Lobbying seminar inspire change

June 21-23, key members and employees of the Union of Municipalities of Turkey (UMT) visited Sweden and SALAR for a few days of seminars and workshops on lobbying. Lobbying is an area where the UMT has developed a lot the past year and a half, but that still needs some tuning.

– We want a greater possibility to influence, says the Secretary General of the UMT, Mr. Hayrettin Güngör.
The UMT already has a lawyer that follows what is happening in the Turkish parliament in order to try and influence key issues concerning local democracy and governance. The lawyer tries to negotiate with the MP’s before decisions are made. However, there is more to be done.

In order to improve their routines and find inspiration both internally and externally, the UMT is investigating how other similar organizations work, both nationally and internationally. Hence the exchange with SALAR.

The issue of international lobbying is a part of the Turkish process of EU approximation. Exchange programs between associations such as Tusenet play an important role in Turkey’s harmonization process.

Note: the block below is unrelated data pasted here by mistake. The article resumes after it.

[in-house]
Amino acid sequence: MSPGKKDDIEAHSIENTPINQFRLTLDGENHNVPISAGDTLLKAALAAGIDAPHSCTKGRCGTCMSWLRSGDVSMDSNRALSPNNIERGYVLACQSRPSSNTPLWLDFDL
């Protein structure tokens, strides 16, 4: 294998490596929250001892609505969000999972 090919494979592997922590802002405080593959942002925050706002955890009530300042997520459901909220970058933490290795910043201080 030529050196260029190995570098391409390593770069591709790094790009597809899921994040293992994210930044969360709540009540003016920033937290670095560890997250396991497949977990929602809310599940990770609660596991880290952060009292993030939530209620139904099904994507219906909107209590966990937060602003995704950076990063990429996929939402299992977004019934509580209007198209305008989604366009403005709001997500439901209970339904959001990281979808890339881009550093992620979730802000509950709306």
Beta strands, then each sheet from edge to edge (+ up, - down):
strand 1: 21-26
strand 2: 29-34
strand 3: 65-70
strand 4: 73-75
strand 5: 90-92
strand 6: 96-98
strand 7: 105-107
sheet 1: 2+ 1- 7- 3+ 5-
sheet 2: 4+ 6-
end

– It is important for us to see how EU standards are being implemented, says Ms. Zeliha Mercimek, legal adviser at the UMT.

Secretary General Mr. Güngör was inspired by SALAR’s Brussel’s office and now considers the possibilities of opening a UMT office there as well.

When it comes to lobbying within Turkey, there are two main issues that need to be improved, according to Ms. Mercimek. First visibility, and second, relations with the politicians.

– SALAR uses the support from politicians more efficiently than we do, and the Swedish public has a higher knowledge of SALAR than the Turkish public has of UMT, Ms. Mercimek noticed during the seminars.

Understaffing a challenge

At the UMT, lobbying activities are mainly conducted in Ms. Mercimek’s department, which is the International Relations Department. Since a while back they are working on improving the visibility and relationship to MP’s by establishing a parliamentarian group composed of mayors. But there are still a few challenges to deal with.
The biggest challenge is the fact that there is not enough staff, according to Ms. Mercimek.

– We are only three lawyers who deal with 2951 municipalities! We need to specialize and we also need more people in our department.

One way of improving the situation is to increase cooperation between departments, work more together with the departments of infrastructure and finance for example, and this way make lobby activities more effective. Ms. Mercimek is hopeful. The motivation to change is high within the organization.